Around the Cordwell Valley

Leader: David

Twelve of us set off from Millthorpe and had a four mile walk around the Cordwell Valley, going up to Unthank and on to Moorhall, and then back along Rumbling Street and Johnnygate; these unusual place names led to much speculation as to their origins, which by and large members of the party were able to answer.
The weather was fine and – thankfully after the heavy recent rain of recent weeks – the paths were largely dry.

Appointment with Black Harry

Leaders: Terry & Eileen    Photos: Mel



The Black Harry Trails

Don Valley Way

Leader: Basil


The unsettled June weather has continued.

Disappointingly there were only four of us on a walk from Rotherham to Sheffield – using a section of the Don Valley Way.
The section is 9 of the 29 mile route and takes in the New York stadium, Meadowhall, and the brilliant ‘Spider Bridge’ near the Wicker in Sheffield.
A fine warm day – and we preceded the walk with an introduction to Rotherham with a visit to the 1483 Chapel on the Bridge, Market Hall, and Clifton Park.
There the museum exhibits include a well known lion and polar bear, plus the Rhinoceros. The latter is not an animal but a massive piece of locally made ceramics. The Wetherspoons pub in the town is named after it.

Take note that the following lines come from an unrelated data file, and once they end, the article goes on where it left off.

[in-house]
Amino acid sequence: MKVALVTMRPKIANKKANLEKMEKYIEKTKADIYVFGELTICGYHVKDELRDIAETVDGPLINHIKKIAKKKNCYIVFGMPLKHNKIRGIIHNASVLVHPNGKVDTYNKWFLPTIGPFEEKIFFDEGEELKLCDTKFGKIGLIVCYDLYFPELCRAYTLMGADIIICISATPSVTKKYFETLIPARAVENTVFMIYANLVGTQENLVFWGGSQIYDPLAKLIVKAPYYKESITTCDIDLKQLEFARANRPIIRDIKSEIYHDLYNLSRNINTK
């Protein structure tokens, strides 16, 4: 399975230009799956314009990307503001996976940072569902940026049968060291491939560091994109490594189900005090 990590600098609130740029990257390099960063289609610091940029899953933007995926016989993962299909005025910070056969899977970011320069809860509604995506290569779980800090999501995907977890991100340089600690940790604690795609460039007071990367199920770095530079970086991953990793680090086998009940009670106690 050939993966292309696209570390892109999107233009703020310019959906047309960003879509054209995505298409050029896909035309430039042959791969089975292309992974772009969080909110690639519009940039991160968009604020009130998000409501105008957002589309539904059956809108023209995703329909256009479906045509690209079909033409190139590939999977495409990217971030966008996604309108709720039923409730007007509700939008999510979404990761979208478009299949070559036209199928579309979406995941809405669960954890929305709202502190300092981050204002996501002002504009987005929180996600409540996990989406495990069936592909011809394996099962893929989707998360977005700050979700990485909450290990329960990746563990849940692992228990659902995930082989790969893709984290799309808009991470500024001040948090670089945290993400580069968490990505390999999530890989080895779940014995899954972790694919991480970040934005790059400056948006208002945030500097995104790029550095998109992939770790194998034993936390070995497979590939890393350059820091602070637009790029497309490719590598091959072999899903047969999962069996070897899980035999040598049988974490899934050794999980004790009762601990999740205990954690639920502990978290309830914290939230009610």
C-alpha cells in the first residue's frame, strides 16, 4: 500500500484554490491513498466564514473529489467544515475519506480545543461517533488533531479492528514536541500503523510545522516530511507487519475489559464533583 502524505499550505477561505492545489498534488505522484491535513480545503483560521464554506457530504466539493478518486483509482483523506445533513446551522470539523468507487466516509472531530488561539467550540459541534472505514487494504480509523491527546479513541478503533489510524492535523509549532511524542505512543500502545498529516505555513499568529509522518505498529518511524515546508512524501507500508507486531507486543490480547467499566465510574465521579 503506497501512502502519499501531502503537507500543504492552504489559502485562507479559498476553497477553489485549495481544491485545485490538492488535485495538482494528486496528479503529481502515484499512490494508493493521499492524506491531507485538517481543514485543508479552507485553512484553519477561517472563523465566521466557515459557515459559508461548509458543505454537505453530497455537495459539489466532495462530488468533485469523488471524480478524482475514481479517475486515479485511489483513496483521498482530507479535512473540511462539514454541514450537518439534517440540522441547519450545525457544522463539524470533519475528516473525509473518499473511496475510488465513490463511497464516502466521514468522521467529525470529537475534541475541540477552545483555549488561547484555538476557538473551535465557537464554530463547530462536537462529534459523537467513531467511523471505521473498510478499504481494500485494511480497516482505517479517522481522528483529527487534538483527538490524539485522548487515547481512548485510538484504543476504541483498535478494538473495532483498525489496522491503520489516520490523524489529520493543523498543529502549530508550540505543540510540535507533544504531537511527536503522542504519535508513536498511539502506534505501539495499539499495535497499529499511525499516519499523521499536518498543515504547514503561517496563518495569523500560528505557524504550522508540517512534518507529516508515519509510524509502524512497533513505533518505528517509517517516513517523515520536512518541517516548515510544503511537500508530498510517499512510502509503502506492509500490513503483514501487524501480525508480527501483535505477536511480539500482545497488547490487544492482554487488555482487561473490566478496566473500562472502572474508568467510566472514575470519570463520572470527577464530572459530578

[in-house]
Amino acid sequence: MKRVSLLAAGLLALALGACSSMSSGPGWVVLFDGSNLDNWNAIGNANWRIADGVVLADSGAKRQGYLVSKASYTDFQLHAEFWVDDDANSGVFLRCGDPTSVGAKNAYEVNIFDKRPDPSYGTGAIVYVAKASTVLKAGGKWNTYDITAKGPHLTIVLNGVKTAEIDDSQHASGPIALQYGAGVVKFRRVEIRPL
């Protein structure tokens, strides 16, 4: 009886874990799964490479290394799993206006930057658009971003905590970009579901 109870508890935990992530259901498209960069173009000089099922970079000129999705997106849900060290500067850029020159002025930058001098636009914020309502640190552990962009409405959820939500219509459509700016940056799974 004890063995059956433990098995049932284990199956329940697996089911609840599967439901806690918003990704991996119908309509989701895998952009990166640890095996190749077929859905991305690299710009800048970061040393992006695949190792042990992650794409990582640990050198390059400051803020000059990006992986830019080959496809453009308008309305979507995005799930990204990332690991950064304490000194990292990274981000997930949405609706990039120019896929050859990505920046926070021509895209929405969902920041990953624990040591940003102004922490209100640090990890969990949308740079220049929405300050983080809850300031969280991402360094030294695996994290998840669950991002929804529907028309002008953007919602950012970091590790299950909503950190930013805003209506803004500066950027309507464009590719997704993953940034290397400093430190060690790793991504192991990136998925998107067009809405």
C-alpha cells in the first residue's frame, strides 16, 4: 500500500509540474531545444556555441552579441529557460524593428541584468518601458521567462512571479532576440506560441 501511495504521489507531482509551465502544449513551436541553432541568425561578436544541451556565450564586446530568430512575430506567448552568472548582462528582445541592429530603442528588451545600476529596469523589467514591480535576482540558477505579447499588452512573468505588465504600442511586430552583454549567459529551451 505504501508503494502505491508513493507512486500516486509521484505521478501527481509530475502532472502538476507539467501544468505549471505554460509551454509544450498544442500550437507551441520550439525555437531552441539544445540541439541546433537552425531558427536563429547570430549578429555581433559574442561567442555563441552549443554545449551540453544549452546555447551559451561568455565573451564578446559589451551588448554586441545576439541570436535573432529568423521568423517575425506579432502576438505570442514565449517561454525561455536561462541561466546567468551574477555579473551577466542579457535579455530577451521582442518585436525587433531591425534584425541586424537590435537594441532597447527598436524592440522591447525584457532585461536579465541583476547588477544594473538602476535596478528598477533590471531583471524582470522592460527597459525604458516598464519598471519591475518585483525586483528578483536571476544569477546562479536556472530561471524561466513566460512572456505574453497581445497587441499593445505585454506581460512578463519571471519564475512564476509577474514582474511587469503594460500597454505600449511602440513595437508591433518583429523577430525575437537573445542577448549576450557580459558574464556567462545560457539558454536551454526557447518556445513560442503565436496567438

A walk that clearly needs to be re-cycled.


The Ramblers
Wednesday 12 June

Woodseats to Eckington

Leader: Basil


In a dismal week for weather, only three brave souls took a route from Woodseats Library to Eckington on the bus walk.
Some slippery conditions underfoot and some seemingly high stiles on the Dronfield Round Walk (and Sheffield Country Walk) bit.


Stiles and gates

Castle, Cave, & Cross

Leader: Edna    Photos: John


Castleton, Cave Dale, Oxlow Rake, Mam Tor, Under Lose Hill

A grim old day with rain all the way on the drive to Hope, the starting point.
However it then stopped and the whole walk was rain free.
Both views are of the ridge during the descent from Mam Tor – with Lose Hill in the cloud behind Back Tor.


Flagstones help in the fight against erosion

The Ramblers
Wednesday 5 June


Baslow

Leader: Sara    Photo: Mel

The evening group on Baslow Edge

Alport Height

Leader: Val


The first of this summer’s long bus ‘Alport’ walks ;

12 of us on the walk this week of just over 9 miles.
In search of our first ‘Alport’, we climbed up from Cromford, mainly following the Midshires Way via Alderwasley Hall and Shining Cliff Woods – to gain wide open views on a clear day.
A short stop on Alport Height enabled us to identify a number of distant hills before descending to Wirksworth and the bus home.

‘Alport 2’ is on July 3rd.

Rob Randle’s Memorial Walk

Leaders: Gavin & Rhona    Photos: John & Mel


Better weather than last year for the walk from King’s Tree in the Upper Derwent Valley to Slippery Stones, Barrow & Grinah Stones, and Lynch Clough.

The loneliness of the long distance walker ?
(The Grinah Grain is the prominent valley with Win Hill beyond right of centre)


Not really
Company at hand for a Grinah Stones lunch break


Grinah Stones